• Maybe if you just ignore everything then it might not flare up tonight? – I have no intention of giving you any peace.
  • Don’t do any CBT, it’s too time consuming and might not even work – stay here trapped with me.

So in my opinion, this is just a case of spotting ‘unhelpful thoughts’ and making a responsible decision. Don’t criticise yourself for having said thoughts, as you can’t help it. How do you argue with your own brain?! Instead, feel pleased that you spotted them and act accordingly.
Realistically we can’t be proactive all of the time and some nights you really will just want to lie on the sofa or have drinks with friends… and so you should! However, if you suffer from anxiety then you need to make time each week to do things that will help.
On the other hand, I think a lot of therapists set unrealistic goals when deciding how much time you should spend on ‘self help.’ I appreciate that CBT results are 100% related to what you ‘put in,’ so a solid effort is required. However, my therapist advised that I dedicate 3 hours a week, which I think is too much. Everyone is different and obviously feel free to set your own goals, but 1 hour a week is a more likely target for me and I can spread this over 3 mornings (20 minutes each time.) In regards to the gym I intend to start off with 2 mornings a week and work up to 3. Expecting myself to go more than this is unrealistic.

So there you have it.. don’t be a lazy arse! Spend at least 1 hour a week doing activities or exercises that will help your anxiety and I promise to do the same.

 

 

Categories: Anxiety

Tags: , , , ,

3 replies

  1. Hi Claire, I’ve been following your blog since you were featured in the Guardian a while ago but haven’t commented until now (didn’t want to sound like a weirdo! I know I know!!) But quite frankly you’re starting to freak me out because reading your blog posts is like reading a diary written by a much saner version of myself. Before I read that article, I knew I had “issues” but I buried my frequently bright red shaking face in the sand and had almost accepted that I was just abnormal and lazy.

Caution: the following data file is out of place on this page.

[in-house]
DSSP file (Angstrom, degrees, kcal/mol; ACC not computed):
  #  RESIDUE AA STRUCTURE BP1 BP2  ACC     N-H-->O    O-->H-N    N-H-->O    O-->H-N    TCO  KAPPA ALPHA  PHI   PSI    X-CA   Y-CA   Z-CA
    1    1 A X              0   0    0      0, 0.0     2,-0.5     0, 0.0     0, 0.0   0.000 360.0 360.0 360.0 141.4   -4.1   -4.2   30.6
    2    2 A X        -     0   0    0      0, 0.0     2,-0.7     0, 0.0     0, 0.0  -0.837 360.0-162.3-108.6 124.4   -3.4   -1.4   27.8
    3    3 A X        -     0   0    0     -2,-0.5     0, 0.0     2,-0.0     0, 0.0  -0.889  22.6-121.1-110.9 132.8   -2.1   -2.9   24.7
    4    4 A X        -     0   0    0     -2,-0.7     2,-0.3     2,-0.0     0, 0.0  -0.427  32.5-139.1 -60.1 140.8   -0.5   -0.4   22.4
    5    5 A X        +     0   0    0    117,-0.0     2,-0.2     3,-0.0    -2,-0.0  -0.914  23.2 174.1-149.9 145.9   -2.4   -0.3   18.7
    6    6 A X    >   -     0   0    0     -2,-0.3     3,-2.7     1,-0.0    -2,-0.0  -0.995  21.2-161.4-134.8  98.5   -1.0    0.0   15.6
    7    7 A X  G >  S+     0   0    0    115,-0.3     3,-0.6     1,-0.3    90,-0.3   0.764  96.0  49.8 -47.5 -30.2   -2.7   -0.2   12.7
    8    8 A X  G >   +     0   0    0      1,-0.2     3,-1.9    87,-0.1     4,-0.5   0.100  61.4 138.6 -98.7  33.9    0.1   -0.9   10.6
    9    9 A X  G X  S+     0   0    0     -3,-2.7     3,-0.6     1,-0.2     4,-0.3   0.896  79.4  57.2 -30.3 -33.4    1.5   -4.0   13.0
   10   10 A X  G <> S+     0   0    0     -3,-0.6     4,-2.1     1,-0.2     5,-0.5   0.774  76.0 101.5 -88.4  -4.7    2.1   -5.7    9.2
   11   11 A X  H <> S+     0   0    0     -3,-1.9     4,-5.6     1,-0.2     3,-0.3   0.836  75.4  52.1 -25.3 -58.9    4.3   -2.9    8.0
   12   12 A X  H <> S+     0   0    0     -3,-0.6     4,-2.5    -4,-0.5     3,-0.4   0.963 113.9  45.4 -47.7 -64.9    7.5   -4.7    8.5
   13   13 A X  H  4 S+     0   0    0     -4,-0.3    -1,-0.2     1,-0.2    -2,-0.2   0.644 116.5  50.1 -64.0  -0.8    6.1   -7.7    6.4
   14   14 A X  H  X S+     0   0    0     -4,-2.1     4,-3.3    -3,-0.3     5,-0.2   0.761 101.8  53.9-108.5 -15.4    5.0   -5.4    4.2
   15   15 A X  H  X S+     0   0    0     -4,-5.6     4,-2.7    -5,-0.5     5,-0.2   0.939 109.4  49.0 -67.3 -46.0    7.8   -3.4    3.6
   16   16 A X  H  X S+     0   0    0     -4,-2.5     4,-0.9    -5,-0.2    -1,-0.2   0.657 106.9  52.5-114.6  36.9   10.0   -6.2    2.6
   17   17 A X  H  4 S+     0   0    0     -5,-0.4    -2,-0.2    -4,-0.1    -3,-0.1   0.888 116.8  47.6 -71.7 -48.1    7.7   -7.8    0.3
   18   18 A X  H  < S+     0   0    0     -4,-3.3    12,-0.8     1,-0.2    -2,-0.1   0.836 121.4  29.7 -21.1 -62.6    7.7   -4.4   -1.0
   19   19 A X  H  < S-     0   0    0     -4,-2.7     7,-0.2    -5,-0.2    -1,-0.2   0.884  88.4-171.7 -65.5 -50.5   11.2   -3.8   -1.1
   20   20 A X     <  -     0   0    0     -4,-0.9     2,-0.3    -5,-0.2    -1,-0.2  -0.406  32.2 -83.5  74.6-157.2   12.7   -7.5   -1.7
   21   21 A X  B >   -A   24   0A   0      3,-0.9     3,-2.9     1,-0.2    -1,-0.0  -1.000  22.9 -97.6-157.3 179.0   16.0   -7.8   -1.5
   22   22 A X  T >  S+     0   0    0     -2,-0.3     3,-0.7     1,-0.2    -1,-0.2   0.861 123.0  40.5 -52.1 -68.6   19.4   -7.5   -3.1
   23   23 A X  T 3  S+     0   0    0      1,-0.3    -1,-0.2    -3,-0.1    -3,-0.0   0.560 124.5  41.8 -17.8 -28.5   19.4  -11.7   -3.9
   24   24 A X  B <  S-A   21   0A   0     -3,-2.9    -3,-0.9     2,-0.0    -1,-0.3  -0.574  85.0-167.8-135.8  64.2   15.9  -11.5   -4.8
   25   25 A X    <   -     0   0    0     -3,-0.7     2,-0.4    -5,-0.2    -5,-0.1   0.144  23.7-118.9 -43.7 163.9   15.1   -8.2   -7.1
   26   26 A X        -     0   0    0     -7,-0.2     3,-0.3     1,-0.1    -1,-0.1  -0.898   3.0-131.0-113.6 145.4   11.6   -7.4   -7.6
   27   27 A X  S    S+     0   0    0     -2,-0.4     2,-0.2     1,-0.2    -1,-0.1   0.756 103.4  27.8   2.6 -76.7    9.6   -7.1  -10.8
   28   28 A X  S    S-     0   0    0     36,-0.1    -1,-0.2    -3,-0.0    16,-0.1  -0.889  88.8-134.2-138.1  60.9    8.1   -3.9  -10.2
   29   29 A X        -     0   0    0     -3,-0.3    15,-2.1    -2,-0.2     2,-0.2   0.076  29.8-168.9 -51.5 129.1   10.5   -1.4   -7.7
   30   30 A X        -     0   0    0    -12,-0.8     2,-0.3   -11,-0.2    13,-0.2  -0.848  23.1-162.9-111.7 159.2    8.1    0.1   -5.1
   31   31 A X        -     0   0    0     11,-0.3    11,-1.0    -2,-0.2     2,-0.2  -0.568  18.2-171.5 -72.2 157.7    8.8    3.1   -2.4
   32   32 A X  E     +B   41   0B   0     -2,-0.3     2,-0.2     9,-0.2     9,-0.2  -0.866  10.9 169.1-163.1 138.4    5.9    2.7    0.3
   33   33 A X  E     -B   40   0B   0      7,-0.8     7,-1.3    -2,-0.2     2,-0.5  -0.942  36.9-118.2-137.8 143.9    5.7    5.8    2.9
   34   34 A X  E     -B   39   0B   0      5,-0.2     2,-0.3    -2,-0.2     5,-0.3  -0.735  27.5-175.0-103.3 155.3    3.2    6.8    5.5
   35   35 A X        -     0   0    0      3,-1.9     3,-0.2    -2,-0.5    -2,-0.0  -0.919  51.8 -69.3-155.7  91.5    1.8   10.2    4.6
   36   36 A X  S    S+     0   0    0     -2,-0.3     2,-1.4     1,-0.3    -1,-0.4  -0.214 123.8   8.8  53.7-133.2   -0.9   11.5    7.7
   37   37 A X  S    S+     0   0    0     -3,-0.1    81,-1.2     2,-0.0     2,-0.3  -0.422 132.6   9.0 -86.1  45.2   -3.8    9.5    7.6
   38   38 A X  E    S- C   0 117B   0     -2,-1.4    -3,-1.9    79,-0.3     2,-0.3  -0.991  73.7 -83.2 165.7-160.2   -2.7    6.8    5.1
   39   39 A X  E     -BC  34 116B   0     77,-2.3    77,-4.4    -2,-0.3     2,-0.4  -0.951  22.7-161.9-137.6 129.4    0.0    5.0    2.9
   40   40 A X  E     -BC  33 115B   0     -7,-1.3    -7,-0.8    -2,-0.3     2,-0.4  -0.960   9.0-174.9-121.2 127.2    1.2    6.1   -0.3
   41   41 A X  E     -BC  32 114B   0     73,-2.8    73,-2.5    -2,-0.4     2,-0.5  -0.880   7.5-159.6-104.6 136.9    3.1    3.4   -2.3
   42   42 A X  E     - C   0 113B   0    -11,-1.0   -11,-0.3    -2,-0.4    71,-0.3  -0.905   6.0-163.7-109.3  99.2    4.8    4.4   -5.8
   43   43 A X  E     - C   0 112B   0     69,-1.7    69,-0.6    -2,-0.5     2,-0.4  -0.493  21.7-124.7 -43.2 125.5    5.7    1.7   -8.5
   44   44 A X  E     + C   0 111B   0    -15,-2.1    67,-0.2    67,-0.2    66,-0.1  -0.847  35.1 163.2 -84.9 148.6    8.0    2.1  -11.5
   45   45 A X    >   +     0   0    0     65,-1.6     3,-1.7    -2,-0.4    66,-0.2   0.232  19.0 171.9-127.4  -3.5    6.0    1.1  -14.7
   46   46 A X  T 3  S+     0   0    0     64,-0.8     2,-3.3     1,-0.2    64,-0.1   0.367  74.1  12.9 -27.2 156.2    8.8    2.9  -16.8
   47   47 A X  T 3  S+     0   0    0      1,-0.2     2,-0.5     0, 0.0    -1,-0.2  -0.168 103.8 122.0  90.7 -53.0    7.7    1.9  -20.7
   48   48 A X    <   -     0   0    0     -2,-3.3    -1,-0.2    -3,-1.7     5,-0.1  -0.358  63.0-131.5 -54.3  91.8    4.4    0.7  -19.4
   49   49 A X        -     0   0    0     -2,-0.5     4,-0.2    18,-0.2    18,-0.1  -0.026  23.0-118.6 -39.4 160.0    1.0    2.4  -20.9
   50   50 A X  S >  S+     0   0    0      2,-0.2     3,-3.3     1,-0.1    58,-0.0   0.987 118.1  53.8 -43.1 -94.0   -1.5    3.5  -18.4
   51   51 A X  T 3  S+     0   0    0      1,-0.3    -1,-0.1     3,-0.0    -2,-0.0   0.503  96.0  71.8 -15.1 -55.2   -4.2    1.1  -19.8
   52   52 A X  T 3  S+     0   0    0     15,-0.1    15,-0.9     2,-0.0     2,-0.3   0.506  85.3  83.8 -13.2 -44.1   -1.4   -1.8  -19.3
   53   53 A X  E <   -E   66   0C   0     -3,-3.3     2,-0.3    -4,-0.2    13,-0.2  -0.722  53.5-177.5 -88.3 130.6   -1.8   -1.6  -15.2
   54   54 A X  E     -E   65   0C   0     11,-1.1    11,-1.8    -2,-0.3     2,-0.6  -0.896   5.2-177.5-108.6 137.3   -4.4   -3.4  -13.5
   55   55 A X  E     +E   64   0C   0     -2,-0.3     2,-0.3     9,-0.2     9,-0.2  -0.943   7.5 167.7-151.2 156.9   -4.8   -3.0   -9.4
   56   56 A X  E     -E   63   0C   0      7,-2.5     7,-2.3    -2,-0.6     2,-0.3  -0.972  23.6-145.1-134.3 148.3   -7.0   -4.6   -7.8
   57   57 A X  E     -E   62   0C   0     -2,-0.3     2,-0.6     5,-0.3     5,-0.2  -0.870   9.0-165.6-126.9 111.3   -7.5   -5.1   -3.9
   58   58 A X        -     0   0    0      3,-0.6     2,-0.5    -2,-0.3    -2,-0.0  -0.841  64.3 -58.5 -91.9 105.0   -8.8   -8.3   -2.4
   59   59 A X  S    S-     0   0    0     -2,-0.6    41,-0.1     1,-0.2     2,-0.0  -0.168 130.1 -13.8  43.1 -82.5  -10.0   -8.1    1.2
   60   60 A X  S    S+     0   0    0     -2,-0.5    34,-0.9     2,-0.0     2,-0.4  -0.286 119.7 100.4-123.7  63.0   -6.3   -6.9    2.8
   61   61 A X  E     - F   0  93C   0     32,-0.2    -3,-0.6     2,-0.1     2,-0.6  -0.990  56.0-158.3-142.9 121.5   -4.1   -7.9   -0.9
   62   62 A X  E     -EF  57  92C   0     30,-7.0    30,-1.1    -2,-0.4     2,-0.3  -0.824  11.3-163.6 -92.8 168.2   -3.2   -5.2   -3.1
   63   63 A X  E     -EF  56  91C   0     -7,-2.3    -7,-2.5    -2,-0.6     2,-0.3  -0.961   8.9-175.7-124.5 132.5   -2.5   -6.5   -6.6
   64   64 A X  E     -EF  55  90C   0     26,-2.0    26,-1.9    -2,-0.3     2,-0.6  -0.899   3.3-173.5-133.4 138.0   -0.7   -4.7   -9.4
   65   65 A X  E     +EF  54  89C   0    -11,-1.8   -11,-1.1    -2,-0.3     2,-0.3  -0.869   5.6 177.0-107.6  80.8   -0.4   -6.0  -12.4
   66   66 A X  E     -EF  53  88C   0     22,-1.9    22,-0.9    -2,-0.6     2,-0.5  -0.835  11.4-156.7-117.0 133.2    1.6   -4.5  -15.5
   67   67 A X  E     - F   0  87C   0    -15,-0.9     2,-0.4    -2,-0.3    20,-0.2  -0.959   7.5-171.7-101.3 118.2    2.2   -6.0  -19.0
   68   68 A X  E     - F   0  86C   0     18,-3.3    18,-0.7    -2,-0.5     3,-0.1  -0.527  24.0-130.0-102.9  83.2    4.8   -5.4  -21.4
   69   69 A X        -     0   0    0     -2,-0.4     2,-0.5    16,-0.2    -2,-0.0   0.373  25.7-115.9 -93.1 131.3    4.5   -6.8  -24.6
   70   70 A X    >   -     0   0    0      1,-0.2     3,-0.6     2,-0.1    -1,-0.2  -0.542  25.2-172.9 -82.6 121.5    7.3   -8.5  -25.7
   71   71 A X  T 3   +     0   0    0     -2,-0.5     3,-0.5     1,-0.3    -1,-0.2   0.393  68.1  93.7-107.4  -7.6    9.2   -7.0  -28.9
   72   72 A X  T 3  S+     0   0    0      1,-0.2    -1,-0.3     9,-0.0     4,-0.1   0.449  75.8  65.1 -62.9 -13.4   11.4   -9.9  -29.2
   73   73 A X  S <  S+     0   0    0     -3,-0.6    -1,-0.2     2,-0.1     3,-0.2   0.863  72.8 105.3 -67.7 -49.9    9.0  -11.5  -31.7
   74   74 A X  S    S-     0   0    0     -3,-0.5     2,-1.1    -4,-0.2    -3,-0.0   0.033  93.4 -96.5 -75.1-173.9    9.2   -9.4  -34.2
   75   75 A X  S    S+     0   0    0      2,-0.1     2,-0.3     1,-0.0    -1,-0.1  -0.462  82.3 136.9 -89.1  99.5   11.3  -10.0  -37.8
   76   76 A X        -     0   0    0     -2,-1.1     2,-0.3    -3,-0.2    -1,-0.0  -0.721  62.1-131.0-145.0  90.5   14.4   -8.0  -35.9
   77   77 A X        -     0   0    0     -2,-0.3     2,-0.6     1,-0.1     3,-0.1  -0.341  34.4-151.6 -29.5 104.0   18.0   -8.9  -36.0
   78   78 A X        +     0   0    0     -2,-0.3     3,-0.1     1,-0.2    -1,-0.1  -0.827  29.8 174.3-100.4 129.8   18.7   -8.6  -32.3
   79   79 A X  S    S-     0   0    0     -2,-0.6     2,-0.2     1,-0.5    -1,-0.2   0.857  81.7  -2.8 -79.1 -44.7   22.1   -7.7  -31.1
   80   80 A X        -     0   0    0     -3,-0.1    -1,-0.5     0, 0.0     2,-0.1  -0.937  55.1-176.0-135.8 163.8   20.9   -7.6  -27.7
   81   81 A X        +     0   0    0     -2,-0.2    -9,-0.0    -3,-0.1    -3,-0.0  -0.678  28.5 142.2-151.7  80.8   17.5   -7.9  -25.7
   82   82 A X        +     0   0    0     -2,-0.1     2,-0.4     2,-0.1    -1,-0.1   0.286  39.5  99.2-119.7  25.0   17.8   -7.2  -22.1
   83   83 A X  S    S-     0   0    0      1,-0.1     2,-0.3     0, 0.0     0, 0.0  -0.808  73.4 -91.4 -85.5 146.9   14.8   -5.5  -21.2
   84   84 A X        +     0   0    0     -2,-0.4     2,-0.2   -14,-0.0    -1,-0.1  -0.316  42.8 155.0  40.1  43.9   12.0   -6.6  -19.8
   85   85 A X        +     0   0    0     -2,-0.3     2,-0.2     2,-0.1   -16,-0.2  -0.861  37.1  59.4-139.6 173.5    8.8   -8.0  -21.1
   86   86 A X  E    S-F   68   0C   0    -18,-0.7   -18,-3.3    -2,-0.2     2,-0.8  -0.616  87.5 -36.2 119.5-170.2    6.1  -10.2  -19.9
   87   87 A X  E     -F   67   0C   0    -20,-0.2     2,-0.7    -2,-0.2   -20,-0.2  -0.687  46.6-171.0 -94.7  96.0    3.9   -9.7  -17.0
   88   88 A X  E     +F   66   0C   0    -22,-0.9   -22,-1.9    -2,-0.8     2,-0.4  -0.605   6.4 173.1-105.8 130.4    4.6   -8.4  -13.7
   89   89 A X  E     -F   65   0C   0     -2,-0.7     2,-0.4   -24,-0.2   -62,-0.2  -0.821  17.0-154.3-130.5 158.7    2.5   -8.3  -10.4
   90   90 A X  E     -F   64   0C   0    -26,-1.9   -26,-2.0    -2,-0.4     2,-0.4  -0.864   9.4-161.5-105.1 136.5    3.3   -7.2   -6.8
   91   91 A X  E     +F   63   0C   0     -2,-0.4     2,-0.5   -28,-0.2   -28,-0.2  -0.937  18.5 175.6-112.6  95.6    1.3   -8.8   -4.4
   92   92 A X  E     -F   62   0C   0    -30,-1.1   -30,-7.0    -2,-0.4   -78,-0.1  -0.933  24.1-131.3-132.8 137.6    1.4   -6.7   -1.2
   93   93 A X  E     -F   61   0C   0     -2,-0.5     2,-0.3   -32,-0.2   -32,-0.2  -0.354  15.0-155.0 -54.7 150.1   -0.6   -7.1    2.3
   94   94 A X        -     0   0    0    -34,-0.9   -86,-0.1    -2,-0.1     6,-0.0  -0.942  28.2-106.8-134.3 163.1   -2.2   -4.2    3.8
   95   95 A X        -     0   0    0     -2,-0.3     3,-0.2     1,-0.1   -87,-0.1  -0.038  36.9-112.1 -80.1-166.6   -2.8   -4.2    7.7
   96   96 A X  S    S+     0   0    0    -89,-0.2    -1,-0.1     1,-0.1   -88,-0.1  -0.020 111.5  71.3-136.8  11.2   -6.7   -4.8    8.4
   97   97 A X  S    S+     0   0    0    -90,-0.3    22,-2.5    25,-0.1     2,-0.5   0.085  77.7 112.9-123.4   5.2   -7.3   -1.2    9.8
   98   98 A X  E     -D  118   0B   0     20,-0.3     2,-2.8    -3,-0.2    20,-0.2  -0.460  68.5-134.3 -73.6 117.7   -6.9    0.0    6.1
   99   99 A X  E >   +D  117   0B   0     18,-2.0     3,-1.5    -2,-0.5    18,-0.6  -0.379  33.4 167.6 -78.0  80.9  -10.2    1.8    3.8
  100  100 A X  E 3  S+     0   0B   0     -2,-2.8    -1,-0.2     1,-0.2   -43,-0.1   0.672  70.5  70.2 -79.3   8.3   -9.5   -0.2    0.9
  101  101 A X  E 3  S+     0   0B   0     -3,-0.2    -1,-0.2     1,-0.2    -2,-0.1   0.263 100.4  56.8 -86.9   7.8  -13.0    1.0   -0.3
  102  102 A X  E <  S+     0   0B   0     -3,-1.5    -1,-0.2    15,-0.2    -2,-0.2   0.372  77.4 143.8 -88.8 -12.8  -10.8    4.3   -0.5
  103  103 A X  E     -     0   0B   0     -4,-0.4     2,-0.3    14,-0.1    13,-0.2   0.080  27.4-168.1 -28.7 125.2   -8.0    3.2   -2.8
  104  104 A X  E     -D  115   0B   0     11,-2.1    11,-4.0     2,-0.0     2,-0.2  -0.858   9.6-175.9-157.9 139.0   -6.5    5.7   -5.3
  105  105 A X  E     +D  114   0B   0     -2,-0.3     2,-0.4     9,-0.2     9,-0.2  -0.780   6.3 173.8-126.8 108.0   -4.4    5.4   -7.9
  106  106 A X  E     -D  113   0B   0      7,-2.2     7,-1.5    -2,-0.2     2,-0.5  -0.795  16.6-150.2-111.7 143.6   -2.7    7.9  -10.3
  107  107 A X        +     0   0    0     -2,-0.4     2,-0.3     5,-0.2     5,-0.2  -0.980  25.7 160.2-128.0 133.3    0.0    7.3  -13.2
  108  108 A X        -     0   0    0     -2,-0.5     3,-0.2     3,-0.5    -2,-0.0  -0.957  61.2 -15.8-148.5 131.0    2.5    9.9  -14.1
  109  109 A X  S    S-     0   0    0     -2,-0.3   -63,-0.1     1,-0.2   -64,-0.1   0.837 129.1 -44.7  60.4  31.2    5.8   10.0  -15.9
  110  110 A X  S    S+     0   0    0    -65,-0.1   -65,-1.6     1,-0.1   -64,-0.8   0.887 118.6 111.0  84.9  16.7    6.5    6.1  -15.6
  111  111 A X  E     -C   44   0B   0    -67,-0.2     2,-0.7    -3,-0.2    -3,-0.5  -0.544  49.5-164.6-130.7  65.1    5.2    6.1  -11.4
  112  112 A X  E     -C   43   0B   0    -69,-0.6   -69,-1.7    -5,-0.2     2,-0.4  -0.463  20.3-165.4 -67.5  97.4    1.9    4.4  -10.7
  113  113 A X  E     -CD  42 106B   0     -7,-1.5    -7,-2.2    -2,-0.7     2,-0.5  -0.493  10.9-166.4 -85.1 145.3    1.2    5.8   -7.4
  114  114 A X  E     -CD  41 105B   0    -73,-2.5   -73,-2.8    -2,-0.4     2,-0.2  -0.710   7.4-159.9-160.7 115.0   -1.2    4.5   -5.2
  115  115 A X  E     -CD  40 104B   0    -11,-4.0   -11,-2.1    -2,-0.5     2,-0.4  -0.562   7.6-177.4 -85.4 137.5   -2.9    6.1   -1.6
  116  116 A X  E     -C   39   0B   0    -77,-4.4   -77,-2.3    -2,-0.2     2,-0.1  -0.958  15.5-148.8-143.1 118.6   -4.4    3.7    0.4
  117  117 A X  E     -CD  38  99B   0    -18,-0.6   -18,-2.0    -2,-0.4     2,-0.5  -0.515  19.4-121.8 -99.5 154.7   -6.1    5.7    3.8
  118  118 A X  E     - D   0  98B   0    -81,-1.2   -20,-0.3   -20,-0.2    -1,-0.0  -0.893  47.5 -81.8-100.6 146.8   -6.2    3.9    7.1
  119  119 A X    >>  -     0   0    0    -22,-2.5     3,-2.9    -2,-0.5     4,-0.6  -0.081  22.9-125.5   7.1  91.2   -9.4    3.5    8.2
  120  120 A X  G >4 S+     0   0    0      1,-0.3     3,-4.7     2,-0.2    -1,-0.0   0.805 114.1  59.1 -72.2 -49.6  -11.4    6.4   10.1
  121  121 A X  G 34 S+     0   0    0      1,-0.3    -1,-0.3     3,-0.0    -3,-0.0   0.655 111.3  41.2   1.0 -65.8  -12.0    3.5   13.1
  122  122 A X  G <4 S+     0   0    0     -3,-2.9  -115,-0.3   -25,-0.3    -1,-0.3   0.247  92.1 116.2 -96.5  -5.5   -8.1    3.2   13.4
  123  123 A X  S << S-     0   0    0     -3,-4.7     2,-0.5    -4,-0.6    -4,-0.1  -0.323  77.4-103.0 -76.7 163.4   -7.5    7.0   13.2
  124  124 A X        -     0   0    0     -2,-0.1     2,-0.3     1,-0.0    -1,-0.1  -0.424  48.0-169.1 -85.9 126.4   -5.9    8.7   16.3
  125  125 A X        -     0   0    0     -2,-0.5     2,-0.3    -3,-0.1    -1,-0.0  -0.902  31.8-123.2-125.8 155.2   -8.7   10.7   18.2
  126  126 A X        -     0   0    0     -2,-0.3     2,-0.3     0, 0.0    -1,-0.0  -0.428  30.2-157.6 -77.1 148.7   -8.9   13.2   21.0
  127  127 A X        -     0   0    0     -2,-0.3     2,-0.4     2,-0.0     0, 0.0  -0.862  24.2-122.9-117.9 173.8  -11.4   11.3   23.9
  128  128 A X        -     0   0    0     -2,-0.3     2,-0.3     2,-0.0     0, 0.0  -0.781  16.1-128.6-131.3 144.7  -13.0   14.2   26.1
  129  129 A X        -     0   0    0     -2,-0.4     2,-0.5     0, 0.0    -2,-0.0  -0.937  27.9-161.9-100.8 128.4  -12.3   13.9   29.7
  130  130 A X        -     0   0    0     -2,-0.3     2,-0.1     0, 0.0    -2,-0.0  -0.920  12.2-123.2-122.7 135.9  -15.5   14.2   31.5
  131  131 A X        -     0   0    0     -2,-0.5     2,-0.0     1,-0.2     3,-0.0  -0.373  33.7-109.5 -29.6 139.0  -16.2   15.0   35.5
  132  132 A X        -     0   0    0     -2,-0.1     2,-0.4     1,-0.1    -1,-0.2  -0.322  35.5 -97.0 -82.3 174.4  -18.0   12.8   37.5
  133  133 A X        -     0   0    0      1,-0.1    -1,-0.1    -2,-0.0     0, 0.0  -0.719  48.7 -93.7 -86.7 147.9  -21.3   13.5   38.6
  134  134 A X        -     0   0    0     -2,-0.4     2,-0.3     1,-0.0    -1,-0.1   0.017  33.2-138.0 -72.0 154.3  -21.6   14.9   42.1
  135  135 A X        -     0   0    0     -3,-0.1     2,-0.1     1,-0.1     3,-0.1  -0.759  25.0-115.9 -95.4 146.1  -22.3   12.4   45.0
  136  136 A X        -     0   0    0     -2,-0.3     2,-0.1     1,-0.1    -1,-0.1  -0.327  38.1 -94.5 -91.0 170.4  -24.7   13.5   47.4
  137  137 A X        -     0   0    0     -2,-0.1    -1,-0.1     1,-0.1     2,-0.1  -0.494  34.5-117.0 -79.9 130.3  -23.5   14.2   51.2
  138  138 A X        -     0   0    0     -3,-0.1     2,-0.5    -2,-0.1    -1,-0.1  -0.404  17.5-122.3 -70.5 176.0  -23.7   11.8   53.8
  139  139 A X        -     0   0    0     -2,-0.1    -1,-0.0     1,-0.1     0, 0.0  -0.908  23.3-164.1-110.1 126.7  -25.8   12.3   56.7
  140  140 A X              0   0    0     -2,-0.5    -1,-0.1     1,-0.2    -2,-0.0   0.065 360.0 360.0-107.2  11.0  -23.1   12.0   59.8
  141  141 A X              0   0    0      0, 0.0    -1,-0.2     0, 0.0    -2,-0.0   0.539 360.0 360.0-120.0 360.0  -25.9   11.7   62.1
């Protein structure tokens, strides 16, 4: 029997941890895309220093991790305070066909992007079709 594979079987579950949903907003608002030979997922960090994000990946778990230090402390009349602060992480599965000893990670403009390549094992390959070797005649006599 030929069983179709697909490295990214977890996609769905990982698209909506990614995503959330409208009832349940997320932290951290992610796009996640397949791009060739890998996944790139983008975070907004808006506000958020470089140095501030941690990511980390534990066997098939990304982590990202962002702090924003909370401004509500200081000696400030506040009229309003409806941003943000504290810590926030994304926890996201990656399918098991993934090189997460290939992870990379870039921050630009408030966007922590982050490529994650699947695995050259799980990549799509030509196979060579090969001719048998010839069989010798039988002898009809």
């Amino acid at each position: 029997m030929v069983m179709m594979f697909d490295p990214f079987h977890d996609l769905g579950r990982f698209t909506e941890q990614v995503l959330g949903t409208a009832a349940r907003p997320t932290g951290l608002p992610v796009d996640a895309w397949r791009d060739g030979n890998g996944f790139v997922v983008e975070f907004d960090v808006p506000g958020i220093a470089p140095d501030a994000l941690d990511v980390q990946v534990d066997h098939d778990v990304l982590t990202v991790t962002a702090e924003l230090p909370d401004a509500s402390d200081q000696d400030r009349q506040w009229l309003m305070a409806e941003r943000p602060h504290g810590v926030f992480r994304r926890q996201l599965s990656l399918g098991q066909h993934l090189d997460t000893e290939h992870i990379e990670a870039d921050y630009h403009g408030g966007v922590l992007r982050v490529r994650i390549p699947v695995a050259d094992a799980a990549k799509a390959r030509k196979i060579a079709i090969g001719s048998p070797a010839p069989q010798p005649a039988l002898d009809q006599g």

Despite having a degree in psychology which involved doing an entire module in CBT, I didn’t realise that I have been suffering with anxiety for most of my life. Since the lightbulb moment I’ve considered talking to my GP but I have little faith in the NHS mental health system, and given I’m 30 and would only just be mentioning this now, I worry the GP will just think I’m making it up! However because I haven’t spoken to my GP I sometimes feel like I’m not allowed to say I have anxiety as its not been officially diagnosed. The thought of saying it out loud to another person brings tear and almost hyperventilation. I don’t know why.
    Anyway, now my other half has cottoned on to the fact I mentally beat myself up far too much than what he considers to be healthy and that I worry about things for seemingly crazy reasons. He knows but he doesn’t really know exactly because I’ve never talked to him properly about it (except one time when it seems I did have a panic attack, again I just thought I was weird weird crybaby). I also know that in the last few years, I’ve no longer had the strength to fight my natural state and it’s stopping me from doing stuff. I need to pluck up the courage to tell him exactly what is wrong – I might just tell him to read your blog!
    Thank you so much Claire for having the courage to write your blog which always manages to make me smile and feel hopeful. I just need to tell that pesky anxiety to bugger off for a bit so I can start following your advice properly! x

    • Hi Jo,
      I’m sorry to hear that you’re having such a hard time. Anxiety really is a beast!
      Good luck telling your partner & for the future.. (There’s ALWAYS hope, don’t doubt that.)
      I’m really glad that you enjoy/get freaked out by my blog 😉 hopefully it proves that you’re not alone.
      Take care 🙂

  2. It’s amazing how applicable this is – as you know, being a super good buddy of mine, that I suffer from incredibly low moments, but little things like going for a ten minute jog make the absolute world of difference.